How reliable is Acronis???

Discussion in 'Acronis True Image Product Line' started by trinny, Nov 14, 2008.

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  1. trinny

    trinny Registered Member

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    I have reformatted my main PC over three weeks ago and have spent the time up until now reinstalling everything slowly slowly and checking all functions are working before moving on to the next application.
    After every main application installation I have created an Acronis image that I have also verified each time. I have read a great number of the comments on this forum and feel somewhat disheartened after reading same. I am now beginning to doubt the reliability of my backup images. How can I be sure that they are any good whatsoever without reinstalling one?
    I moved to Acronis from Norton Ghost because the general opinion seemed to indicate that Acronis was more reliable, however I am not so sure now.
    Anyone care to comment?
     
  2. seekforever

    seekforever Registered Member

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    Acronis is reliable once you have confirmed that the rescue environment works properly on your PC. The rescue environment is Linux so just verifying in Windows is not a good test until you know the Linux environment works properly. After that, then a Windows Validate is pretty good. Most people come unstuck because they think the Windows Validate is adequate without having ever attempted to run the rescue CD.

    The best way, by far, is to do a test restore to a spare HD without question.

    The next best way is to boot up the rescue CD and Validate your archive with the CD version of TI.
    If this works then run through the Restore Wizard as if you were going to actually restore your disk or partition. Go through all the screens ticking and slecting as required. When you get to the final screen where you have to click on Proceed to do the actual restore, click on Cancel to abort the wizard.

    Doing the above means that TI can read your archive correctly and recreate the 4000 checksums/GB of data in memory. The device you have stored your archive on can be seen and addressed and the disk which you want to restore the archive to can be seen and addressed when selected.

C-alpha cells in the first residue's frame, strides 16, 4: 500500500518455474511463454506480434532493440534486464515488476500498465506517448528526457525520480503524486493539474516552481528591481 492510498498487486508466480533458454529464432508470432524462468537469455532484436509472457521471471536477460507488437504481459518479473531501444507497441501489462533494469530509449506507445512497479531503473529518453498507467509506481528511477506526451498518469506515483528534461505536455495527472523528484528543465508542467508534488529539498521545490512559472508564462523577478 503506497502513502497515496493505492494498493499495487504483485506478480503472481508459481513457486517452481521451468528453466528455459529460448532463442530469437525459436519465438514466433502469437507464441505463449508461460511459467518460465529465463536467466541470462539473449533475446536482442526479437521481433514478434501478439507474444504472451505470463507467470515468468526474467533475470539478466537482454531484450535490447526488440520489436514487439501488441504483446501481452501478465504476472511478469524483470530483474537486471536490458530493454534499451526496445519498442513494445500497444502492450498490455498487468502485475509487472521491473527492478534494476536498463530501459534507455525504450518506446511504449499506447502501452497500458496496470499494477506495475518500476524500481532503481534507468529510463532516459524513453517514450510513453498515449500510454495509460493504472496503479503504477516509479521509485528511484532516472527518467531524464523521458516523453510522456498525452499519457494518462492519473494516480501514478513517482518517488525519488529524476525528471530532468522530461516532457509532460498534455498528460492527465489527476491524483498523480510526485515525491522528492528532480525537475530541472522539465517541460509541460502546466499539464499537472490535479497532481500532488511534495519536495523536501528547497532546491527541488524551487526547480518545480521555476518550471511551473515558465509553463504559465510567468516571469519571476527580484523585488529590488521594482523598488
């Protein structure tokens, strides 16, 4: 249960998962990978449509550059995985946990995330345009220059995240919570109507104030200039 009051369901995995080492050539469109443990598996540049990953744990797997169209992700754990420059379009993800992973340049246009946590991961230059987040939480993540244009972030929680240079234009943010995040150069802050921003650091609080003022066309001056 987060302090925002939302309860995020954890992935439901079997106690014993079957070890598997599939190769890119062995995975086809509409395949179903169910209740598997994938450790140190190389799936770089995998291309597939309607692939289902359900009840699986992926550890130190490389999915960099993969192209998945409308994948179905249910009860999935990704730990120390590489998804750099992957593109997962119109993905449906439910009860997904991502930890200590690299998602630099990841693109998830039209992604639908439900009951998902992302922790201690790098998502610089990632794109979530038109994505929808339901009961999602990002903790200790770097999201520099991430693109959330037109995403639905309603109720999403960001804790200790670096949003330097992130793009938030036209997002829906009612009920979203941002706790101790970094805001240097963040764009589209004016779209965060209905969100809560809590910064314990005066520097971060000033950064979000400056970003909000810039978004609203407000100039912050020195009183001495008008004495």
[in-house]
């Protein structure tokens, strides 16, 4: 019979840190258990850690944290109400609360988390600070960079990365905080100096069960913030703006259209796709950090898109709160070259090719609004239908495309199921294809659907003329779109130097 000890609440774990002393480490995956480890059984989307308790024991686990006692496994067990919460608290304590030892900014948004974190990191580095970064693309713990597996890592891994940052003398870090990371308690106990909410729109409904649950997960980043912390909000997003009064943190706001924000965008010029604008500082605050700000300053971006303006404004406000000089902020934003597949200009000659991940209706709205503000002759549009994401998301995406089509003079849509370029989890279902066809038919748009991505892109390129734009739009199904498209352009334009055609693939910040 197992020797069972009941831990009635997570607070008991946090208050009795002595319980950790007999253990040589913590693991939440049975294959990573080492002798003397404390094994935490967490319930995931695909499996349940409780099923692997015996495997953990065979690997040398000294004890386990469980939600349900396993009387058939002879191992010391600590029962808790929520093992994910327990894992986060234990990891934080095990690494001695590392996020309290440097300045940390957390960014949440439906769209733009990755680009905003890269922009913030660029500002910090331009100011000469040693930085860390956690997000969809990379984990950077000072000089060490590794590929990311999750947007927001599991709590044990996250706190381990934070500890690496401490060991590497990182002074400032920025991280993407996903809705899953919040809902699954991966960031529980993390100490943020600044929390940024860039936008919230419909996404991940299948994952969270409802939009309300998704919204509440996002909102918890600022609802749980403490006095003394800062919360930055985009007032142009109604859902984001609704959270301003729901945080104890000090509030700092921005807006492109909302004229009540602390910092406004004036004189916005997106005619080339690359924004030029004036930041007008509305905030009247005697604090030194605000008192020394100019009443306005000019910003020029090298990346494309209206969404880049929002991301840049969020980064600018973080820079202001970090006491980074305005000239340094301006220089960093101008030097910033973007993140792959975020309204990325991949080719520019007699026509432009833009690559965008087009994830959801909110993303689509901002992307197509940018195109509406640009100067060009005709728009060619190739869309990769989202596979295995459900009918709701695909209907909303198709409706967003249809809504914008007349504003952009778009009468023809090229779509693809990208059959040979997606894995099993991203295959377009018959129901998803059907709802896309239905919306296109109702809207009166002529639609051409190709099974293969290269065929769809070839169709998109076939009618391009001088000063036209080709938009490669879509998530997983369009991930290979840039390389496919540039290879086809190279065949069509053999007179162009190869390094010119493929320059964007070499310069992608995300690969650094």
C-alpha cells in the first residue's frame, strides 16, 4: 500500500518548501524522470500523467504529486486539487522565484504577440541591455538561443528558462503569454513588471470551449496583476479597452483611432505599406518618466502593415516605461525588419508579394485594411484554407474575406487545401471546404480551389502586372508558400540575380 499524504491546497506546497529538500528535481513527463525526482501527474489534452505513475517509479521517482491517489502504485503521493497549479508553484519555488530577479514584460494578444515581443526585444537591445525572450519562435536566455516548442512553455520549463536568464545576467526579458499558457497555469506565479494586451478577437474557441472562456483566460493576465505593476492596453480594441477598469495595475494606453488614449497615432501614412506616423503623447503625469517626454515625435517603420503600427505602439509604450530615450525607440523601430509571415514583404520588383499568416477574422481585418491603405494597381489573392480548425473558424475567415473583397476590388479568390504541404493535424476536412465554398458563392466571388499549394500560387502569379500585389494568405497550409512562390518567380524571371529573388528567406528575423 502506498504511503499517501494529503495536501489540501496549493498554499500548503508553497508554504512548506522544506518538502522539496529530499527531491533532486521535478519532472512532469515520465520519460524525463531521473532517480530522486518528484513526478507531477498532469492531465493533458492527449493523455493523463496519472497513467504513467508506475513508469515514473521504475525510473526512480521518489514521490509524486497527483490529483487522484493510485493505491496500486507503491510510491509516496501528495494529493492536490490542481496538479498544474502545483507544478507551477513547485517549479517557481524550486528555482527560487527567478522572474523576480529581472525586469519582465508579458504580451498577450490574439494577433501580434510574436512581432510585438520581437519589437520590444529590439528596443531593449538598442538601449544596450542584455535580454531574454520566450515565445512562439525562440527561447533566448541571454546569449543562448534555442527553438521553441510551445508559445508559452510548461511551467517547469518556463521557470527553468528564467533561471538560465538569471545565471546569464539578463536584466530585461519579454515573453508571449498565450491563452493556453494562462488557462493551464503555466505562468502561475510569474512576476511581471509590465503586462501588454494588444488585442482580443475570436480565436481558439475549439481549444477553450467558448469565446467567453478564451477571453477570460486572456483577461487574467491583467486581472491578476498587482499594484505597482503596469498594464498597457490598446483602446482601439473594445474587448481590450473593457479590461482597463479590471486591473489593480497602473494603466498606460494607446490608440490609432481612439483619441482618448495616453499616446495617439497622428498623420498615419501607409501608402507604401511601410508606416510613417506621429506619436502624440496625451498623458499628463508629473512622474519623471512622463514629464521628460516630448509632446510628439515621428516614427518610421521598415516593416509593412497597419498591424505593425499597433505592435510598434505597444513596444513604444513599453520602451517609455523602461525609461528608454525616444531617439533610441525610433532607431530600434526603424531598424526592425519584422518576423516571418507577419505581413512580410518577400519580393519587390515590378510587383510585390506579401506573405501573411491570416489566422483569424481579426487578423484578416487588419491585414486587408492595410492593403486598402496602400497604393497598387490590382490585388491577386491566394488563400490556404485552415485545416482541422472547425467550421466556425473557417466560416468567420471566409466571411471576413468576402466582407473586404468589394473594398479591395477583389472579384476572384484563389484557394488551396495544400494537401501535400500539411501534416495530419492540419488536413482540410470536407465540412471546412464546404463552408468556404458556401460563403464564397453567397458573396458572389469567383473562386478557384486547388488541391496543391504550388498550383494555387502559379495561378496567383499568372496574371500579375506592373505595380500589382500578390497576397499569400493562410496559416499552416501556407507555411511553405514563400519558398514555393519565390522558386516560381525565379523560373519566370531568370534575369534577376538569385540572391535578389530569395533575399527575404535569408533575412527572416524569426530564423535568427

This is about as good as you can do without actually doing the test restore.
     
  3. GroverH

    GroverH Registered Member

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    Should you need to replace your hard drive, remember is is the "disk" backup which includes all partitions (both hidden & diagnostic) on your system disk which can help you recover the quickest and with the least problems.

    The disk type backup is where you checkmark the disk option in selecting what is to be backed up. If you have time, you might check out my guides listed in line 2 of my signature below.
     
  4. lesterf1020

    lesterf1020 Registered Member

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    You should try to remember that this is a support forum. 99% of the people posting here are posting because they have a problem and are in various states of distress and/or anger. People who only have minor problems and find the product excellent and very reliable, like myself, are not going to post very often.

    You need to make your assessment based on your own test runs (please try a backup and restore for yourself!) and the nature and quantity of the complaints. The threads here are not very long and there isn't that much posting here compared to what the forum of a truly bad release looks like. In my opinion the comments here are mild for a major release.
     
  5. trinny

    trinny Registered Member

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    Understand completely what you are saying, but I visted the forum to get some background on any problems that I might come across in the future and to bear them in mind.
     
  6. MrMorse

    MrMorse Registered Member

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    It is difficult to answer that.

    Many people have no problems.
    Some people have problems.
    Ask 20 people you get 30 different answers ;) .

    If the most say that they have no problems with TI then you cannot transfer the answer to your hardware/software.

    You have to find out yourself how reliable Acronis will be for you.

    Download the trial version of Ti and try it yourself whether Ti is working reliable on your machine.
     
  7. seekforever

    seekforever Registered Member

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    MrMorse is correct. You must try it on your own system since there is a hardware dependency especially in the rescue environment. There is, to a lesser extent, some software dependency when live imaging in Windows given how varied PC setups are with different options and programs.

    If you look at most of the problems with TI2009 they have to do with backup scheduling tasks and management. This is an area where the methodology was changed in TI2009 so there is some user confusion as well as improper operation. There seems to be fewer problems related to the basic imaging and validation.